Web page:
Firsts are so hard.
I remember my first day at my first job... I was clueless. Yes, I was totally qualified for the job I was doing, but somehow, I discovered, there's a whole other aspect to a new job. There was definitely a learning curve, but once I got over that hump... I could breathe easier. I knew what I was doing, and felt a whole lot more confident walking into work every day.
Sometimes I wonder how we all did it so many times as babies and toddlers, though. They learn so many new skills in such a short amount of time, it's a wonder they don't just quit one day!
When S, my older twin, was learning how to pull herself up, she was right pleased with herself. Suddenly, she had a whole new view... and could reach all sorts of things she'd never dreamed of - like the freshly washed laundry, or, worse yet, the dirty laundry sitting in the hamper.
Well, her excitement over her newfound discovery was short-lived when she realized that she was not on the floor, and it sure looked a long way down, and she had absolutely NO idea how she was going to get there.
Quick Quiz: S is standing there crying, doesn't know how to get down - what do you do?
Well, I had a couple of options. I could help her down... or let her do it herself.
But she didn't know how to, Chaya Shifra!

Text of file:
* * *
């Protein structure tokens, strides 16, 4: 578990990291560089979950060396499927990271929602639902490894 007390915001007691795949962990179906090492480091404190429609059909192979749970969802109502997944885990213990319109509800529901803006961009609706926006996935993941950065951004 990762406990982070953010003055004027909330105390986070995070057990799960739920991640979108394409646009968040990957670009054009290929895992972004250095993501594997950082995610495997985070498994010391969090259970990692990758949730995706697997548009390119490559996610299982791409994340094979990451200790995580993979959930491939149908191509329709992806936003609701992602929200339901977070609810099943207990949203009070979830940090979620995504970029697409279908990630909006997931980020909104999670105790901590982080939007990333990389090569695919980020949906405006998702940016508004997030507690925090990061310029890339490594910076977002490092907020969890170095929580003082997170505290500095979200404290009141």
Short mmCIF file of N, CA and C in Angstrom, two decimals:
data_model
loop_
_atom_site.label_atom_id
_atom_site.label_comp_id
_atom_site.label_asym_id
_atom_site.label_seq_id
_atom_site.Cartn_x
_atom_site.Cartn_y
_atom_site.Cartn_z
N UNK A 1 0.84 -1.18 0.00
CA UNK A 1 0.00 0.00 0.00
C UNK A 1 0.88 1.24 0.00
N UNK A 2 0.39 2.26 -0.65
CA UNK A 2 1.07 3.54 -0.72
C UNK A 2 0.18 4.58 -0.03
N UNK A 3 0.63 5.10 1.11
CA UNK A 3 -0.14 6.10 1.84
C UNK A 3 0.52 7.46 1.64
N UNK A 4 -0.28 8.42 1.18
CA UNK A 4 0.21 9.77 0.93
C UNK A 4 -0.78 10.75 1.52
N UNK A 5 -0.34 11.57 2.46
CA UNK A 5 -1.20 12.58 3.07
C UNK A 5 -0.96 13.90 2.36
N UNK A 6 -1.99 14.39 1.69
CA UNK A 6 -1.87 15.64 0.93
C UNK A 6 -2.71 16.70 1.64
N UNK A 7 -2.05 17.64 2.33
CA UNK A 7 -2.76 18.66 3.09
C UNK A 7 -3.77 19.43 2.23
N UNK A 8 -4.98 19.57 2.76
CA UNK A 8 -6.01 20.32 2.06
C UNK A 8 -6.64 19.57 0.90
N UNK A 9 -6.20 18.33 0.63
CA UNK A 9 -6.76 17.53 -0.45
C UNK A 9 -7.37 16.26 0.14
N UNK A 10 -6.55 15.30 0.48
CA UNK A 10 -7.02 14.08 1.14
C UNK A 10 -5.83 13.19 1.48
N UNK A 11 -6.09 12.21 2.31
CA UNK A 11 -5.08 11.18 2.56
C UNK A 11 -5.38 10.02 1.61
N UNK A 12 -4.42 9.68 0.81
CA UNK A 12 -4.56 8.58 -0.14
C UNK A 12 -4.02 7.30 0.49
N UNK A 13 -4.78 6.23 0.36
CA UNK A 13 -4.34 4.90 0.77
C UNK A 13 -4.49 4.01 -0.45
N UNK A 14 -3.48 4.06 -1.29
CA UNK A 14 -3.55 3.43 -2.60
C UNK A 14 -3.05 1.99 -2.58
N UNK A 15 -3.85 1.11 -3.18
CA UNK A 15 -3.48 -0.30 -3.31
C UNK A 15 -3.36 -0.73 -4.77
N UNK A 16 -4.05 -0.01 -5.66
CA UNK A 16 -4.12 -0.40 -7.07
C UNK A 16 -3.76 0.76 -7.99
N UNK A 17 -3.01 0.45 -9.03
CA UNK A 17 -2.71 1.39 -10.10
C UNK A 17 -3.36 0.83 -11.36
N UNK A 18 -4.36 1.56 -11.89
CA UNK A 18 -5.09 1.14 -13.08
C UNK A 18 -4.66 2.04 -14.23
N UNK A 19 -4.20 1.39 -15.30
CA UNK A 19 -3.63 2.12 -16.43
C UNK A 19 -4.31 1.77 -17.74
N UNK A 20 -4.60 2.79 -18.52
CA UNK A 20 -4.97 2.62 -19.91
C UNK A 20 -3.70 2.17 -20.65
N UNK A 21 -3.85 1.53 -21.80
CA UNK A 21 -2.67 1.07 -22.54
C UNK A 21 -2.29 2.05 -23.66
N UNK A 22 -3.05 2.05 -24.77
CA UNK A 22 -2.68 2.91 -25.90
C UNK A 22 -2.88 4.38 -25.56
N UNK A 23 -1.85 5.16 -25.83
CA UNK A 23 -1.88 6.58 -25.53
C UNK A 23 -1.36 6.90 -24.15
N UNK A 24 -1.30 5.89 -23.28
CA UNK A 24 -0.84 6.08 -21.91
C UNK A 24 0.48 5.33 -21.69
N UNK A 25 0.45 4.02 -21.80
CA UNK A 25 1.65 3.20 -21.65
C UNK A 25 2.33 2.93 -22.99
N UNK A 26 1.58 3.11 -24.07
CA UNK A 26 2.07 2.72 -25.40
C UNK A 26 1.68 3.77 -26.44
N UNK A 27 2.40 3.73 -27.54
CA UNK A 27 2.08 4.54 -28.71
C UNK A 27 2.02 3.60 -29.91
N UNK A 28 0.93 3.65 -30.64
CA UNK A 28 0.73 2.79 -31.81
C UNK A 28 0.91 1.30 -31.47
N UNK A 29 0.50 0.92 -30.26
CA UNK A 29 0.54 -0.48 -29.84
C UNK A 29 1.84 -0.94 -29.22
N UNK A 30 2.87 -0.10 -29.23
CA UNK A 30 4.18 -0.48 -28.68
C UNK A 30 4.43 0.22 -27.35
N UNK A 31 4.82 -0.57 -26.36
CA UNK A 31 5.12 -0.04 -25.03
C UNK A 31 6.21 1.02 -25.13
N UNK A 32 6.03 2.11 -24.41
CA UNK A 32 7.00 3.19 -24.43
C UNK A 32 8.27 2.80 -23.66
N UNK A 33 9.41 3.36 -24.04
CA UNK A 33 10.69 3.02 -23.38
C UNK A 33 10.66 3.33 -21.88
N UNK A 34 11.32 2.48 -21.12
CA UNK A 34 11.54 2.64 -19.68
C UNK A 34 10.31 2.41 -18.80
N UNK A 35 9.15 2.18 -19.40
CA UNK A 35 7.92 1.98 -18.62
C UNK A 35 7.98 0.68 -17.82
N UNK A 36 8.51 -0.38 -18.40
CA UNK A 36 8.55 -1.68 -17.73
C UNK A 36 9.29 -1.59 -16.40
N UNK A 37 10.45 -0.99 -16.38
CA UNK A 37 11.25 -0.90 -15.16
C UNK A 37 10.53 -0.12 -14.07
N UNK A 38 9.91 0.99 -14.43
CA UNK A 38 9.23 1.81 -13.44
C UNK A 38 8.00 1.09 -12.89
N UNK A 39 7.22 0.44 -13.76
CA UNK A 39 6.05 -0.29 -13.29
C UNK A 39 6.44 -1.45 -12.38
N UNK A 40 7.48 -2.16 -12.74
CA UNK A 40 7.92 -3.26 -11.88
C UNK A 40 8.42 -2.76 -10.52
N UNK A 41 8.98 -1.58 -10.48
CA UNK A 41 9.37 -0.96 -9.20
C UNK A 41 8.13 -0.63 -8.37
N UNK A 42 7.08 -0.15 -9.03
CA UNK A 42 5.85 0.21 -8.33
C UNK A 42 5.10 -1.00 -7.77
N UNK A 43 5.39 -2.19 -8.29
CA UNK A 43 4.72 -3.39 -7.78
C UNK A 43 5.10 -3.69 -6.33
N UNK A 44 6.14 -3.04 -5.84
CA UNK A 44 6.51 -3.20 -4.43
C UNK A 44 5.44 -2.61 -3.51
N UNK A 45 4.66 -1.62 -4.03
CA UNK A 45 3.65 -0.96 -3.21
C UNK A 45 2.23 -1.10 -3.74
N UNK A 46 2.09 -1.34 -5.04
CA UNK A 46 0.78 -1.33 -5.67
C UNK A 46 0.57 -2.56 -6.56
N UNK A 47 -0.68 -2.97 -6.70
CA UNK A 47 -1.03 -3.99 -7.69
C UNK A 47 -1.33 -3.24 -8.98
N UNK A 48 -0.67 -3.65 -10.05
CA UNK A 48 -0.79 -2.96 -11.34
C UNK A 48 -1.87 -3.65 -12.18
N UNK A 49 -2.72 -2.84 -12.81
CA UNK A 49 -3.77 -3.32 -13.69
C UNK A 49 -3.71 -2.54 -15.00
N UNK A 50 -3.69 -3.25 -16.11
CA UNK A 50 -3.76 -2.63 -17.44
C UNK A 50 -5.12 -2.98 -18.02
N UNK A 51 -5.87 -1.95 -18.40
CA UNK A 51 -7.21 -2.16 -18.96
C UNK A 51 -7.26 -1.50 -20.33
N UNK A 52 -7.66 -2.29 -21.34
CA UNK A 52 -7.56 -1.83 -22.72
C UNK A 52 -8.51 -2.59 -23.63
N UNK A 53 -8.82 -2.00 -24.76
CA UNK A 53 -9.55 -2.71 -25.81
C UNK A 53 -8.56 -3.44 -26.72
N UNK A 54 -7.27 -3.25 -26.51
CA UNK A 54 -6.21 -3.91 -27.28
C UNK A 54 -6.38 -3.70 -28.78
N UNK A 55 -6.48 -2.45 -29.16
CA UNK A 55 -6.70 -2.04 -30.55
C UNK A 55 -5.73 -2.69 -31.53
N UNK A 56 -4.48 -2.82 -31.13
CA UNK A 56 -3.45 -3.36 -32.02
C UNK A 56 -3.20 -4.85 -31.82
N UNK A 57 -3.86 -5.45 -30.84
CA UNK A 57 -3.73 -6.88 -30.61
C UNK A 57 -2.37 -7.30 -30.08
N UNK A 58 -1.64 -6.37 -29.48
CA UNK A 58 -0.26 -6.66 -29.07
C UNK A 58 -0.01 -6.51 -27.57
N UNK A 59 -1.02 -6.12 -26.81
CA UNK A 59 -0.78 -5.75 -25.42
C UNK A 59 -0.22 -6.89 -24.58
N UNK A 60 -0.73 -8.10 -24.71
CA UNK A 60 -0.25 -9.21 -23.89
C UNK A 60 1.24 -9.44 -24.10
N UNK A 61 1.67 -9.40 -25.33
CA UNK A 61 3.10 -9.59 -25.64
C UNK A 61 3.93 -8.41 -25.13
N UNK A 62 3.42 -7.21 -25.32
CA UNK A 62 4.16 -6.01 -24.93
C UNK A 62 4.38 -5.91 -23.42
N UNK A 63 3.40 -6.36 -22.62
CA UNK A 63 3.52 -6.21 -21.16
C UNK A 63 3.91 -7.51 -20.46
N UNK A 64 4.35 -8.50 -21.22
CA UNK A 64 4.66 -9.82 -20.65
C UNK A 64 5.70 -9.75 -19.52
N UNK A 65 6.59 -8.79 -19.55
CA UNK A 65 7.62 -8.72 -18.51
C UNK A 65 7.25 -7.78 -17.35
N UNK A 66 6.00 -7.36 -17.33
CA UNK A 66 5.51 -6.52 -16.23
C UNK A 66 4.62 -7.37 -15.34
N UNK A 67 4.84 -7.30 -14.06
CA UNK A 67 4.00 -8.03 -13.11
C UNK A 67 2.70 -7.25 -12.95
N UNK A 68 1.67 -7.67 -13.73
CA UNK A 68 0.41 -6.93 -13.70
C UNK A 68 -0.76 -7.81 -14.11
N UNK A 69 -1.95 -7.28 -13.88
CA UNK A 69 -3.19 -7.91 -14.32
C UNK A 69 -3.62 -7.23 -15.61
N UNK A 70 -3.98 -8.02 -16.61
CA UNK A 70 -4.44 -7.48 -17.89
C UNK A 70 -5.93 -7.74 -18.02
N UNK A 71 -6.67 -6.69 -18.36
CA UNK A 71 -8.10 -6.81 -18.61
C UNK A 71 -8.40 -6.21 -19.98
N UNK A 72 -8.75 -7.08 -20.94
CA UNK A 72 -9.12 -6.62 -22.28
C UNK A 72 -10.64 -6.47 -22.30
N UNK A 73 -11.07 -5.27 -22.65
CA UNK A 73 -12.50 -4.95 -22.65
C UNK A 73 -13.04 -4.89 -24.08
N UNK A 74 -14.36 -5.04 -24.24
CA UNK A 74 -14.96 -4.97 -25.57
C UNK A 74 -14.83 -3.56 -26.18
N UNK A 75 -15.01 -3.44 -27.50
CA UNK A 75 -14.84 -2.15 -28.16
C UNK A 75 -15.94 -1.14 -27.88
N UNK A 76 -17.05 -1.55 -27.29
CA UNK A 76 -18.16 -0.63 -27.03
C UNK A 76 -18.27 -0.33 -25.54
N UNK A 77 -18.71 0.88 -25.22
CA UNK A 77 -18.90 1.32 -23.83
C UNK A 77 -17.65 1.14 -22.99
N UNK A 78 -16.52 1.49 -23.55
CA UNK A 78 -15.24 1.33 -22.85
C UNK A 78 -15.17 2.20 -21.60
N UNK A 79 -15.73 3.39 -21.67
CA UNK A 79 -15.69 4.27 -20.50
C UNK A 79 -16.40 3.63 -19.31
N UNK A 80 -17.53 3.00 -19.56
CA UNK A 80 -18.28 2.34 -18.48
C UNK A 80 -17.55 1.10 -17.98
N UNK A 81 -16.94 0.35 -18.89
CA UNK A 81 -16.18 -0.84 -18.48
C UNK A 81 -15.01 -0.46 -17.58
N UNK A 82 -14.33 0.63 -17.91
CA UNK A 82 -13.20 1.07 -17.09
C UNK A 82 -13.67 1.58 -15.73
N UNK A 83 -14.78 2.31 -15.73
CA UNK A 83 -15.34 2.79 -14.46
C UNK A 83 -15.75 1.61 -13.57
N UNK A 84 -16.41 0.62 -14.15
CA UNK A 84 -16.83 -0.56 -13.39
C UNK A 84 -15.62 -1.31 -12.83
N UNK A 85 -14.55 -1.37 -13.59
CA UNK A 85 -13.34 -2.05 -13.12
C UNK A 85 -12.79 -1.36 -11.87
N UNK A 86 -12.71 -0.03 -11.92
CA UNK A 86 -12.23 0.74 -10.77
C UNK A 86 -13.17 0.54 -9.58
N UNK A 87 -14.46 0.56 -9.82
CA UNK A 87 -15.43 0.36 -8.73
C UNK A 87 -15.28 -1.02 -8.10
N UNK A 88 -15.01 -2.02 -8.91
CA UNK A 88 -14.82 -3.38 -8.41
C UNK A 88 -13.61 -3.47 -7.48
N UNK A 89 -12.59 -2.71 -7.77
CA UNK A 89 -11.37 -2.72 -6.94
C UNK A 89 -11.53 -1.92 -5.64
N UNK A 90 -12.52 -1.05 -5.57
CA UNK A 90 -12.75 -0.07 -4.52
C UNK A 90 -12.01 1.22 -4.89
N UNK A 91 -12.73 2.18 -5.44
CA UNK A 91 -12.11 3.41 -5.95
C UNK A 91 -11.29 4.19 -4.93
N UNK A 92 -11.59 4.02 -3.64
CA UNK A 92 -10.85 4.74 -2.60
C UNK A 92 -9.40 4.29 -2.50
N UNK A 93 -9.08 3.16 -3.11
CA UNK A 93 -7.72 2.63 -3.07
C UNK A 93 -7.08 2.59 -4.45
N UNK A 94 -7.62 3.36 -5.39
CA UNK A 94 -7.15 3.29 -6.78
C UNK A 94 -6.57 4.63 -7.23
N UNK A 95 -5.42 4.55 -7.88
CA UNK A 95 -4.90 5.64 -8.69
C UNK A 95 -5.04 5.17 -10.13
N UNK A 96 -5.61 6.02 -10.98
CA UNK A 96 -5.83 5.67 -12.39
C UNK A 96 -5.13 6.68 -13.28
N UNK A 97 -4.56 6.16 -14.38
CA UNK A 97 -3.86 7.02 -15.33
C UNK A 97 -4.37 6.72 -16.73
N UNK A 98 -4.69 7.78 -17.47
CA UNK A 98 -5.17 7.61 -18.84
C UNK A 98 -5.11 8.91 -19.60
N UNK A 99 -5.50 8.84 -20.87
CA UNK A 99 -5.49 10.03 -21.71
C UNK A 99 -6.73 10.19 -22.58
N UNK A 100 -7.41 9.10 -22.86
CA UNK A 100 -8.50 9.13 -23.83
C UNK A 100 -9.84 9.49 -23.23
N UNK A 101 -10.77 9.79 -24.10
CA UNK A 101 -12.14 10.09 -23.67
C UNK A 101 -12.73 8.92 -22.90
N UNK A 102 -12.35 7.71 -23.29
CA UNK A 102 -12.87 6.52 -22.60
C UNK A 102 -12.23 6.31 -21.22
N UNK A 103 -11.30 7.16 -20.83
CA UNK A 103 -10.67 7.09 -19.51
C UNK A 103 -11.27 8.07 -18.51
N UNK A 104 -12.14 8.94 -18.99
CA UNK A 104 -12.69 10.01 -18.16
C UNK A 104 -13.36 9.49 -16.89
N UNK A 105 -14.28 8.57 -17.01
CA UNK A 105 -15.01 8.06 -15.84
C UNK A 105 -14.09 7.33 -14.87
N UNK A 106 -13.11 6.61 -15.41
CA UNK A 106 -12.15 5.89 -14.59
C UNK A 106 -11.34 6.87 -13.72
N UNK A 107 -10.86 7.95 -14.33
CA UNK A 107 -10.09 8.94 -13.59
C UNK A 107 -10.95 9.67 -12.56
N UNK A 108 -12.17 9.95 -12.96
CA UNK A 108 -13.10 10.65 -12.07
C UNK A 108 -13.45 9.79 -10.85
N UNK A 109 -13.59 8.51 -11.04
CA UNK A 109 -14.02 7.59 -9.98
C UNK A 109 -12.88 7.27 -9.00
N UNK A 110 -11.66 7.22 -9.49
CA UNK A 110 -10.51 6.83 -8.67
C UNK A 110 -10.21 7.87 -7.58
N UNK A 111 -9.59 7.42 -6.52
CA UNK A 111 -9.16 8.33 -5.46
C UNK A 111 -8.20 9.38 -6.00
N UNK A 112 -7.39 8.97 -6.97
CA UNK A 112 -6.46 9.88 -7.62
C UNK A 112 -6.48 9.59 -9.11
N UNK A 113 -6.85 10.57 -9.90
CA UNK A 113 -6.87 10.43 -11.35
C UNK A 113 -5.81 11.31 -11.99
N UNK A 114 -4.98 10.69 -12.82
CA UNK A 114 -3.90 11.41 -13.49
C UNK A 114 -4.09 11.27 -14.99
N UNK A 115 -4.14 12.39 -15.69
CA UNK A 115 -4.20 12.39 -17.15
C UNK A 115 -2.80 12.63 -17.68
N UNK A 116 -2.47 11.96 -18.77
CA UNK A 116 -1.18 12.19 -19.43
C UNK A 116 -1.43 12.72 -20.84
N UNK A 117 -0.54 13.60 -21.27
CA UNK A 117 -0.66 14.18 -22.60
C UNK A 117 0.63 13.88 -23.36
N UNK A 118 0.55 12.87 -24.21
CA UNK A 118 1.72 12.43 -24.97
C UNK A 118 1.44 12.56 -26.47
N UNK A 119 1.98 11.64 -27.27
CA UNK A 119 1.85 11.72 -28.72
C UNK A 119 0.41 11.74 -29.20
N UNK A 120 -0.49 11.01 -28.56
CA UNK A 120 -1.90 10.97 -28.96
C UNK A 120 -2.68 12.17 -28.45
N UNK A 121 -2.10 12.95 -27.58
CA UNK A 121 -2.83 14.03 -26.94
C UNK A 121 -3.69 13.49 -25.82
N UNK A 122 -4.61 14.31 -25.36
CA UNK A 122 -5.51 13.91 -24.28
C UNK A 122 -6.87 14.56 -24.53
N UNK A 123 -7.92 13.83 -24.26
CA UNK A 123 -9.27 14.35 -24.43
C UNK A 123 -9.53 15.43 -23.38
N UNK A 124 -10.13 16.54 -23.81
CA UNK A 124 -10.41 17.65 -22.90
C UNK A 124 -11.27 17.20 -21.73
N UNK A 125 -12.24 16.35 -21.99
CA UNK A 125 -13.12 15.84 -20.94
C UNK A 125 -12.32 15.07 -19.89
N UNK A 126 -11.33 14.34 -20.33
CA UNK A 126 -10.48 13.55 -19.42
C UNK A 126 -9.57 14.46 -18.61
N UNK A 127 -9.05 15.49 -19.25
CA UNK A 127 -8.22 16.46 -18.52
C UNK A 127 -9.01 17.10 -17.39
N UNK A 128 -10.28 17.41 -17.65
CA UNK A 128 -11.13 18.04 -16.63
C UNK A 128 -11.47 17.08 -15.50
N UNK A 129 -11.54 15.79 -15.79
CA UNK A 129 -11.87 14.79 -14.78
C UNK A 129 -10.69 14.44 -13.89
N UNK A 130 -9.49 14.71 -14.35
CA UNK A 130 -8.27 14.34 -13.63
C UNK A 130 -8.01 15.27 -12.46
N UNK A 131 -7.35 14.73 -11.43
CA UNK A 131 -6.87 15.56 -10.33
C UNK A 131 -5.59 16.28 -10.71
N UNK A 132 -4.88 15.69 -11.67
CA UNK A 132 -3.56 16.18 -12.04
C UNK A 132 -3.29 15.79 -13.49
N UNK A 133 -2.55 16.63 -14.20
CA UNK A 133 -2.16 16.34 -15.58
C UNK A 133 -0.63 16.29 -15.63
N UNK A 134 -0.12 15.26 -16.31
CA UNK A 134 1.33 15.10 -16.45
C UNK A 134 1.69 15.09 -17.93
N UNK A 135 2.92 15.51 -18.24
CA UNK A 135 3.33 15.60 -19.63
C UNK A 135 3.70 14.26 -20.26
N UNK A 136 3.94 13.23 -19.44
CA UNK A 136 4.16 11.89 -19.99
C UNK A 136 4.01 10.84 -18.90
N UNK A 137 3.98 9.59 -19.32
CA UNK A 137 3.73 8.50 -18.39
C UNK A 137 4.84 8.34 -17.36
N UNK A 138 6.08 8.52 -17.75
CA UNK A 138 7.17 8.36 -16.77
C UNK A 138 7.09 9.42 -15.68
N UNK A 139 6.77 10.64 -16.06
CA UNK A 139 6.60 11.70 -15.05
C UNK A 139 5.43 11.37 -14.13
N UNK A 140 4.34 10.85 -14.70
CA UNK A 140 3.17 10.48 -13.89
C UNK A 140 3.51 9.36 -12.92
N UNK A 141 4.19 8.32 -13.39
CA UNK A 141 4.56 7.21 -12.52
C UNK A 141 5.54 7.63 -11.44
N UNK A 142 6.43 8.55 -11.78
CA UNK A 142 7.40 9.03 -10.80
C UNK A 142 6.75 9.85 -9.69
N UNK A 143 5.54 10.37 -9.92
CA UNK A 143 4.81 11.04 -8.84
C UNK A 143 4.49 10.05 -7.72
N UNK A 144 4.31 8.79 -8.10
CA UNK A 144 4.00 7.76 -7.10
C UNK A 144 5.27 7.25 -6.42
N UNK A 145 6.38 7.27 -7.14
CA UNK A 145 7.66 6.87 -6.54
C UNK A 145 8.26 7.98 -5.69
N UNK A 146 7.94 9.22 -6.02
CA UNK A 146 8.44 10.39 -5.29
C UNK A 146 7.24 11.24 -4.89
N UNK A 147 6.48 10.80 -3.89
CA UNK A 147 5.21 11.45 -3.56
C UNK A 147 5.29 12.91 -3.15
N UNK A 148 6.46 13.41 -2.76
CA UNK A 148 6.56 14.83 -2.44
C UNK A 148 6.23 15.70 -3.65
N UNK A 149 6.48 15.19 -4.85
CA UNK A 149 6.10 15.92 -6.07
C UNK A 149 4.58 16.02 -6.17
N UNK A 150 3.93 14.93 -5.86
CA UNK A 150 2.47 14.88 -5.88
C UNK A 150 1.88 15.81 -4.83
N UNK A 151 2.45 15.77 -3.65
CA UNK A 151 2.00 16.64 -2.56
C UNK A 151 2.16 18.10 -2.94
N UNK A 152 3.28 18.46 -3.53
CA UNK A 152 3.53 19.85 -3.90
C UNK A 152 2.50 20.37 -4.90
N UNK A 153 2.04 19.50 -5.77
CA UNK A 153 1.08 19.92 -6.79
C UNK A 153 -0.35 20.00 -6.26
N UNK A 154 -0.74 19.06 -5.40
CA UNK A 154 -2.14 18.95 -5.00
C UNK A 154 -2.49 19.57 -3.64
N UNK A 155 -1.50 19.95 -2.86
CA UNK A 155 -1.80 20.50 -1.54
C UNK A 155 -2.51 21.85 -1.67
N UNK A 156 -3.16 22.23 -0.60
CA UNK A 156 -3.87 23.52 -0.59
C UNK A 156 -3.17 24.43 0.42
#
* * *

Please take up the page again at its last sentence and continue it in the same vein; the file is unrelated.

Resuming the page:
Yup, you're right. She didn't.
Now, I'm pretty good at getting up and down, and I'm also totally capable of getting HER up and down, but guess what? That doesn't help her. If I do it FOR her, she doesn't learn anything.
So here's what I did: I sat myself down next to her, and said "Come on, S! You can do it! Mommy's right here!" And I called her sister (who'd already mastered the skill) over, and stood her up right next to S, and had her model sitting down for S. And we sat there for a while, until S figured out that she could easily transfer her hands to my shoulder, then my lap, and then onto the floor.
After a couple times of this, I moved a little farther, so S couldn't use me as a ladder to get herself down. And did she like it? Mmmm... not so much. But as long as she was trying to get herself down, I sat right there with her and encouraged her.
And guess what? She figured it out pretty quickly.
So what does this have to do with sleep? A lot.
Whether you're trying to drop a prop, your little one is just starting to roll over, or you've just moved to a new house, your child is learning a new skill. And sometimes it's HARD.
... and guess what. If it's hard, he's gonna cry. (I know I would if it were me.)
But swooping in to rescue him isn't going to give him the ability to learn HOW to do it.
If you always turn him back to his back, he's never going to learn to position himself or fall asleep on his tummy.
And you can't be stuck in your house for every single nap and night till he grows up or moves out - he's got to learn to sleep in other environments too!
So give him some space. Let him figure it out on his own.
If he's learning a new skill, be present of course, offer comfort, and let him figure it out on his own.
While it might be a wee bit more difficult in the short run, it's infinitely more gratifying in the long run.